Comcast and Nashville to Reach New Agreement for a Contract to Address Delays

To address the delay for attaching new lines to utility poles, both Comcast and Nashville are in talks over a new contract that will end this issue permanently

Nashville Electric Service and Comcast have joined forces to reach a new agreement in order to end delays in the permitting process related to attaching new lines to utility poles. The negotiations came into existence after Comcast complained over the length of times it takes for the company to get approval from NES to begin to make a pole ready for new equipment.

At the latest Metro Council committee hearing, Comcast stated it can take up 100 days to receive permitting, which was a time limitation that NES officials disputed. For those unfamiliar with the matter, the issue arose during the discussion of One Touch Make Ready, which was an ordinance pushed by Google Fiber to speed up the installation of the tech giant’s internet service. This policy change would allow one contractor to move lines on a pole in one session, instead of several providers taking several months each to make a pole ready for a new provider.

During the Metro Council meeting, an official from Comcast called Andy Macke has stated that the company experienced delays with expanding its service because of the permit. However AT&T rushed to the side of NES and said that it has not experienced any such delays. The American tech company further suggested that the agreement might have been called into question for bulk deployment of poles, which were way above the required amount stated in the earlier agreement.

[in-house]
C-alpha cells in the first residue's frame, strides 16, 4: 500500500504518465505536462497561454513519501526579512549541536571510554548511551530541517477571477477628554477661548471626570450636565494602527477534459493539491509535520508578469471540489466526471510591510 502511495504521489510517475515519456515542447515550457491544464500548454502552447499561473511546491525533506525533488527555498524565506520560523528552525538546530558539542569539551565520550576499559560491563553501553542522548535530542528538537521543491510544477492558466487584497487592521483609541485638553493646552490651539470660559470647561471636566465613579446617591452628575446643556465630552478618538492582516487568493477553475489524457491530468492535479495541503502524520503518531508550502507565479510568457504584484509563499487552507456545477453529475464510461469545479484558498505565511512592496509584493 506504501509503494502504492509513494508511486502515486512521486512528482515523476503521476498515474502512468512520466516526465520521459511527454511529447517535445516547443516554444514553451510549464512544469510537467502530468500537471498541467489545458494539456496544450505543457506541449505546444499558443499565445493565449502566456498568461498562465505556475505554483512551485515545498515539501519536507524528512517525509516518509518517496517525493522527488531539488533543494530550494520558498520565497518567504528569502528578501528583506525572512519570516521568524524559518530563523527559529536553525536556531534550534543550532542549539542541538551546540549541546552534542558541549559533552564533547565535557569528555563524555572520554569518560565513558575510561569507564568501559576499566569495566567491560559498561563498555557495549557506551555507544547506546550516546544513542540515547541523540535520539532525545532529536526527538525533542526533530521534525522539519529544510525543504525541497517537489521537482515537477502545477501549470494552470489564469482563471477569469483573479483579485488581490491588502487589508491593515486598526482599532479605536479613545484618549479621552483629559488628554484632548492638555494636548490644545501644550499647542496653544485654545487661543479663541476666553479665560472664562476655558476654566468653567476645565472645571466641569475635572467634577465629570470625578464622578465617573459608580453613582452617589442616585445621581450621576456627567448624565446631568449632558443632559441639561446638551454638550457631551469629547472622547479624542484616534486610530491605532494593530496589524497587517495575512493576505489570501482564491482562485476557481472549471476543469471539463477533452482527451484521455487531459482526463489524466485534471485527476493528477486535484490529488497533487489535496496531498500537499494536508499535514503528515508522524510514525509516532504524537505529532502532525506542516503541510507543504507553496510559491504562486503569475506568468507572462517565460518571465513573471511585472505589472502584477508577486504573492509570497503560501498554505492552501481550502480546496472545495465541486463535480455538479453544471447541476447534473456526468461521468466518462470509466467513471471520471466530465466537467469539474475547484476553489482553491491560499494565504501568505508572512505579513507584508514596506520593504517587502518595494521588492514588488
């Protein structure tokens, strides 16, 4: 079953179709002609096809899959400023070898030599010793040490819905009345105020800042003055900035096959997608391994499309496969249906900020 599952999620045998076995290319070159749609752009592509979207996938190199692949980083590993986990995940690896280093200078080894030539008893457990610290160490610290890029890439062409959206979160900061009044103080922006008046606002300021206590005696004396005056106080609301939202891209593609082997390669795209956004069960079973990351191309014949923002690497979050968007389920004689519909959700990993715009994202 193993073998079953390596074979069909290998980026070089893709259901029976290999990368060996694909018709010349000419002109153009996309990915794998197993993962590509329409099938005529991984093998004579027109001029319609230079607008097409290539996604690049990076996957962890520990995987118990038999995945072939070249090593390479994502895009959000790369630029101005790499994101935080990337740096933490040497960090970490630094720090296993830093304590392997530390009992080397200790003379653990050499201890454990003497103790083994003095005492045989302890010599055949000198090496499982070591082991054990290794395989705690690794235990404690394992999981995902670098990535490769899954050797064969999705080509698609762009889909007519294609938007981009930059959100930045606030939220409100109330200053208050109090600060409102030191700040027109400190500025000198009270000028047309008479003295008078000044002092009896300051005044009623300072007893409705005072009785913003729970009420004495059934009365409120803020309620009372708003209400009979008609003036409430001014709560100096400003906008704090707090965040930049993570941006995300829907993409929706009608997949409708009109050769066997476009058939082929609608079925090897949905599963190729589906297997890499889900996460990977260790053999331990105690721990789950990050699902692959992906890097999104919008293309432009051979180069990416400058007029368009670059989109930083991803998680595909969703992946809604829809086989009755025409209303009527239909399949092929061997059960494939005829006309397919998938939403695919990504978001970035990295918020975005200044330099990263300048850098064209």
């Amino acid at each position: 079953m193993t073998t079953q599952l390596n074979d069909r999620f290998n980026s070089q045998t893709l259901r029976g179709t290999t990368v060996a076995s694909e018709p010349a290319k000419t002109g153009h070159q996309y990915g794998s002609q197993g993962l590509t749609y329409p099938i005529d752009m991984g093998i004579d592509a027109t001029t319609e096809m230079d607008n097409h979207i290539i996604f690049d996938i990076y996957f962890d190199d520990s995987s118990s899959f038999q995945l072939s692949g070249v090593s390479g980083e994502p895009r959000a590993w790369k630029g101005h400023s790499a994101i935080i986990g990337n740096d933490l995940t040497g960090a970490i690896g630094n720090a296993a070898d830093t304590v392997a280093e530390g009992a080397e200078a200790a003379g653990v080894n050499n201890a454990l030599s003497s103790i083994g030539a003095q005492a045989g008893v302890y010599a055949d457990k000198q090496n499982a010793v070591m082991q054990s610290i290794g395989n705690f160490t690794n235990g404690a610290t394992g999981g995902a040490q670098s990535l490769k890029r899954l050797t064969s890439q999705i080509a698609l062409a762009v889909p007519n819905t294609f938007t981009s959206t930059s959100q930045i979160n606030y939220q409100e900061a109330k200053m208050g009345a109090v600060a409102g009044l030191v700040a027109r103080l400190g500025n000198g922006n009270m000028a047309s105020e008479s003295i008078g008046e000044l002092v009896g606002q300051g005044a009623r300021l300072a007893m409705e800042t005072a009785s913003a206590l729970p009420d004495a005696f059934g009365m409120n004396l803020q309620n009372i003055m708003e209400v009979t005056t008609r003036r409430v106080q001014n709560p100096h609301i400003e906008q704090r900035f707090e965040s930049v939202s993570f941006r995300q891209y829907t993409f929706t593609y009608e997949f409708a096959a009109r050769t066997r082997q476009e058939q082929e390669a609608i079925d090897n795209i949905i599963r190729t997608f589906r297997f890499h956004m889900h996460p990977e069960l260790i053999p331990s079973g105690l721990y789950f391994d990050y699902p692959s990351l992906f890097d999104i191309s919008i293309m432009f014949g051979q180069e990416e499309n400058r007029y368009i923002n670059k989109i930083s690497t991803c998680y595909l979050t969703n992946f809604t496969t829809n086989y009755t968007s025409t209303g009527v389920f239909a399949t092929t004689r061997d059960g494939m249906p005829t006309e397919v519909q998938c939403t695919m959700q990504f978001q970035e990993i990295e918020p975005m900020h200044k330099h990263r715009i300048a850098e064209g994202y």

Comcast and Nashville to Reach New Agreement for a Contract to Address Delays

With the previous issues now water under the bridge and with negotiations underway with NES, Comcast decided to provide glorious applause to all those who were able to remove a large thorn from the company’s path by stating the following:

“We appreciate the willingness of Mayor Barry, Jon Cooper and Decosta Jenkins to facilitate dialog to find a compromised solution that accelerates the time to deploy broadband facilities in Nashville.”

So far, Comcast had submitted more than 3,000 applications in June, which is far more than the requirement of 100 poles per 30 days contract. We’ll update you further on the matter, especially when changes have taken place in these negotiations.

SOURCEtennessean
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